Medical device repair startup Summit Imaging fires back at Philips over device ‘hacking’ claims

The dispute focuses on alleged modifications to Philips ultrasound systems. (Philips Photo)

Seattle-area medical device repair company Summit Imaging is denying accusations of hacking and stolen trade secrets in a court battle with healthcare giant Philips.

In recent court filings, Summit Imaging asks a federal judge in Seattle to dismiss all claims made by Philips in a lawsuit filed in October. Philips alleged that Summit built software designed to hack into its ultrasound machines and other devices as a way to get around stringent access controls regulating how the hardware can be used.

Summit disputes the characterization of its repair method as “hacking,” and denies that it distributes or makes copies of modified Philips ultrasound systems. The 14-year-old company, based in Woodinville, Wash., accuses Philips of engaging in anti-competitive and exclusionary conduct, as well as misusing copyrights.

“Philips has recognized that consumers’ preference for Summit’s services in the market for repair and maintenance services of Philips Ultrasound Machines will negatively impact Philips’ ability to generate revenue in this market,” Summit says in a court filing.

The suit alleges that Summit touts its approach as a legal way to sidestep restrictions that companies such as Philips put on their devices, as part of Summit’s sale of software to hospitals, healthcare networks, clinics, manufacturers and others. Philips alleges that Summit is not authorized “to tamper with the proprietary software to enable features without Philips’ permission,” according to the lawsuit (embedded below).

“Summit’s hacking and tampering modifies Philips’ copyright protected software to create ultrasound systems in configurations Philips has never sold or supported,” the lawsuit reads. “These modifications give Summit and its customers unlawful access to Philips proprietary software, trade secrets, and enables Summit and/or its customers to force compatibility and interoperability between Philips medical imaging devices and related hardware devices.”

Summit Imaging CEO Lawrence Nguyen. (Summit Imaging Photo)

The legal battle is part of an ongoing debate over “Right to Repair” in the healthcare industry, which has parallels to rules around consumer electronics repair guidelines. More than 300 healthcare professionals signed a letter last month asking state lawmakers to remove barriers to repairing medical equipment.

“Keeping equipment working under the stress of the COVID-19 pandemic is a matter of life and death,” said Nathan Proctor, the Right to Repair campaign director for the U.S. Public Interest Research Group, in a statement. “This is no time to squeeze hospitals into paying extra for proprietary repairs.”

Philips accuses Summit of misappropriating trade secrets, false advertising, modifying copyrighted materials and copyright infringement, among other claims. The Netherlands-based conglomerate is seeking the return of its trade secrets, financial damages, and an order barring Summit from using tools that allegedly skirt its hardware controls.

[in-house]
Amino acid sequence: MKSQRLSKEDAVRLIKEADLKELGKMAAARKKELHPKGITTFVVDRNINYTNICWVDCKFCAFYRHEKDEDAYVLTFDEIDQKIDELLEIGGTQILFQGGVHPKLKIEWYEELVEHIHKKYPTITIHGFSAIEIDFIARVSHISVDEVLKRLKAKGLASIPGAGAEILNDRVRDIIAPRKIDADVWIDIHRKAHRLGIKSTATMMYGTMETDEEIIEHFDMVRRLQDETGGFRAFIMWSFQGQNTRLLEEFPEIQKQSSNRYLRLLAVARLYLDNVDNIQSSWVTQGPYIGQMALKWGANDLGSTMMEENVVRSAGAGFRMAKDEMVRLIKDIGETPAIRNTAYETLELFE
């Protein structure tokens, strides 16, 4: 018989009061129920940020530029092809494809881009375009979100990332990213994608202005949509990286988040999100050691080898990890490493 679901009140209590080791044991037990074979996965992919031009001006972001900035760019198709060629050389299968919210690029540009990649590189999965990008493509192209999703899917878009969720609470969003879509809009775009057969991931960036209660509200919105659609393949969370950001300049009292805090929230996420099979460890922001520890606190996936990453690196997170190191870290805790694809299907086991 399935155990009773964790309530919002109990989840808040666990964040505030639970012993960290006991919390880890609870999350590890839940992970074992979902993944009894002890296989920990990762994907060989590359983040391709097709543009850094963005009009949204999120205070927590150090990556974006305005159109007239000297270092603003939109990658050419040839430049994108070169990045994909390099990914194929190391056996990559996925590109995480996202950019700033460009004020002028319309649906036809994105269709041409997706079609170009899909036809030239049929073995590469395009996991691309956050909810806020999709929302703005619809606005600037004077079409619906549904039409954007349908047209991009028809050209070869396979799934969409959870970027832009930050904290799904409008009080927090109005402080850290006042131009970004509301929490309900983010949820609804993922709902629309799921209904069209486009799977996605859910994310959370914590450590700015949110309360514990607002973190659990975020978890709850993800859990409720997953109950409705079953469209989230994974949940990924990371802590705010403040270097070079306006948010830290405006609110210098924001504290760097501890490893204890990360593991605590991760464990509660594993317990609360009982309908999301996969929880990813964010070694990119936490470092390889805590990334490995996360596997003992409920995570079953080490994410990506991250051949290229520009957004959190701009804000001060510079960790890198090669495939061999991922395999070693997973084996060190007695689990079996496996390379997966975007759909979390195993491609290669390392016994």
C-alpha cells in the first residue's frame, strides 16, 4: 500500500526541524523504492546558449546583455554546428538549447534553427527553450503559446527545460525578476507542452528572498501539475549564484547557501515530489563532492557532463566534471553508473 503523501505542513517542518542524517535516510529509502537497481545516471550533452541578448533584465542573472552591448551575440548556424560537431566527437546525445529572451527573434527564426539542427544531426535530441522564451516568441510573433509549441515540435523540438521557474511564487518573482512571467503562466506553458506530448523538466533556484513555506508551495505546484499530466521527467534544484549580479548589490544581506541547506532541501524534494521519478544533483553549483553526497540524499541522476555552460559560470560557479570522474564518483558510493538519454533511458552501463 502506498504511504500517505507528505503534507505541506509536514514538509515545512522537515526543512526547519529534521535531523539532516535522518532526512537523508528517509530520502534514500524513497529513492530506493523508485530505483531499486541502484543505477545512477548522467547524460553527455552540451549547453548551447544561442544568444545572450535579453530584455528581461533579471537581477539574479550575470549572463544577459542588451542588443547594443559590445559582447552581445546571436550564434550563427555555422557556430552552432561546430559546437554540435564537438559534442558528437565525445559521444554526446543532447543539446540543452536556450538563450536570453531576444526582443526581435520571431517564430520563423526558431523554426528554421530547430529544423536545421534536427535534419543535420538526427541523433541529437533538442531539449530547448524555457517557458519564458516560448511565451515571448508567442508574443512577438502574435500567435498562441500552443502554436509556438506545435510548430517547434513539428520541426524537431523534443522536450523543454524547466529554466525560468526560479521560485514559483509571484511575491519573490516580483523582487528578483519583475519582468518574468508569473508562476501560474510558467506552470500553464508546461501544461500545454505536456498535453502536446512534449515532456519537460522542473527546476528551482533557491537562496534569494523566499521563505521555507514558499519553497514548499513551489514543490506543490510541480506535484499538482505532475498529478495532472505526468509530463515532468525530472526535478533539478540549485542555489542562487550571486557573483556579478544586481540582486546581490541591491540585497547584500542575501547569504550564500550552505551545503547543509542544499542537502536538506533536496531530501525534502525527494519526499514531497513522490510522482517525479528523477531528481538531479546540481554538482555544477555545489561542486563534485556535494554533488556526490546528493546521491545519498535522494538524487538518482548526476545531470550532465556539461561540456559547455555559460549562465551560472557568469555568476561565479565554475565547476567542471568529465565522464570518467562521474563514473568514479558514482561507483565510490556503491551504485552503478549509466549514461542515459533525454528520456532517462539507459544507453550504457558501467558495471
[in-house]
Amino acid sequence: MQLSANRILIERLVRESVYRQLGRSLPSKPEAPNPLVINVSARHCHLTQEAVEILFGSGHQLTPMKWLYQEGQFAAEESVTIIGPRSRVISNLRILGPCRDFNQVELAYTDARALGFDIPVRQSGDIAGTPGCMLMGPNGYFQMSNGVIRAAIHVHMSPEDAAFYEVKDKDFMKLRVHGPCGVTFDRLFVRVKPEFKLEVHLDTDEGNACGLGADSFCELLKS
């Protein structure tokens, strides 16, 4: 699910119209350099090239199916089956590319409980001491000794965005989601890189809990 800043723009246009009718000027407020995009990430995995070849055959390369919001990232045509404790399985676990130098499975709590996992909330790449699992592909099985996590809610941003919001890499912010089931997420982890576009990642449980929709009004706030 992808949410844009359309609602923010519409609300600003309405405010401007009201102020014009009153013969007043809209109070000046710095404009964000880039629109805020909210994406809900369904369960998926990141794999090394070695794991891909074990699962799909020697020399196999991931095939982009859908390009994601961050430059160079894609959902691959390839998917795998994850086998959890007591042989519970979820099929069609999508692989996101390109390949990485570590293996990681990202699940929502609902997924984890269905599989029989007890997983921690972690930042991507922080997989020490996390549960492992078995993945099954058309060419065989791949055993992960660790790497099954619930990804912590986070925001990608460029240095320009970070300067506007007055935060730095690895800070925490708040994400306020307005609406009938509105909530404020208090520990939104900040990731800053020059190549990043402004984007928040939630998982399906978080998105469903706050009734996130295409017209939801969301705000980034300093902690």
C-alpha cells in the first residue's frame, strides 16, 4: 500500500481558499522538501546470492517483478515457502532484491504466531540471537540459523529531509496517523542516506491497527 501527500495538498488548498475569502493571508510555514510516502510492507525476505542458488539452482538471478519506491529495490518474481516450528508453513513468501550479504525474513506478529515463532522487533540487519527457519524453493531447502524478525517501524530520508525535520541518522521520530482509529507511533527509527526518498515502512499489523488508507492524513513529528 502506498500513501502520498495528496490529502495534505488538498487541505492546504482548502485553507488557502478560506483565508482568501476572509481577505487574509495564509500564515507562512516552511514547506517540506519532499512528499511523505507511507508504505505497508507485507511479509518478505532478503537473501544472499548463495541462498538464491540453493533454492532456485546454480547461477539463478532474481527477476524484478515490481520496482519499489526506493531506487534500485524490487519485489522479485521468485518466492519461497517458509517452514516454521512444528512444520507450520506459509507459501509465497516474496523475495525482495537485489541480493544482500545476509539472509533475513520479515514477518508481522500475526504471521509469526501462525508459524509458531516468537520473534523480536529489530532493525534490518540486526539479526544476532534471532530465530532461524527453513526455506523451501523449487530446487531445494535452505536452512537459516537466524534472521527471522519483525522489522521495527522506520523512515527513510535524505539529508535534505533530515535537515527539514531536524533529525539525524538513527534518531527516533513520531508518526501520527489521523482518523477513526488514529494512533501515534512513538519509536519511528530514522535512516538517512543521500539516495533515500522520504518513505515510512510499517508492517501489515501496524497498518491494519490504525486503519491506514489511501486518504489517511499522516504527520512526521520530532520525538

Summit CEO Lawrence Nguyen, a veteran of companies including AT&T and Microsoft, launched the company in 2006.

“For 13 years, Summit Imaging has been a trusted and valued partner of thousands of North American healthcare providers,” Nguyen said in a statement to GeekWire. “The patented technology and other intellectual property we have developed over many years are specifically focused on providing exceptional customer satisfaction and improving patient outcomes.

“Properly leveraging technology to enable healthcare providers to deliver their medical services in a financially viable form should be the goal of every service provider in this industry,” he added. “Disturbing companies like Summit Imaging is anti-competitive and adverse to the needs of healthcare providers and the patients they seek to serve.”

Summit employs 38 people. It has not raised outside funding. Its chairman is Enrique Godreau, a longtime Seattle entrepreneur and investor who co-founded Voyager Capital in 1996.

“Since 2006, Larry and his team have built a self-funded, capital-efficient, customer-focused business that has been profitable since its inception and focused on helping healthcare providers gain greater control over their medical imaging equipment,” Godreau said in a statement.

Philips, with a market value of more than $40 billion, is an influential player in the development, manufacturing, and sale of medical imaging equipment to hospitals and medical centers. The company’s healthcare division has an office in Bothell, Wash., just a few miles away from Summit. The Seattle region has been a longtime hotbed for ultrasound innovation.

“We can confirm that Philips filed a suit in the U.S. against Summit Imaging Inc. and Lawrence R. Nguyen for circumventing technical measures, modifying copyright management information, misappropriation of trade secrets, false advertising and unfair competition,” a Philips spokesperson said in a statement. “Regarding the counter claims, we believe none are of merit. At Philips we respect fair competition and intellectual property rights of others and believe that other companies should abide by the same standards.”

U.S. District Court Judge James Robart in Seattle has given Philips until July 8 to respond to Summit’s counterclaims.

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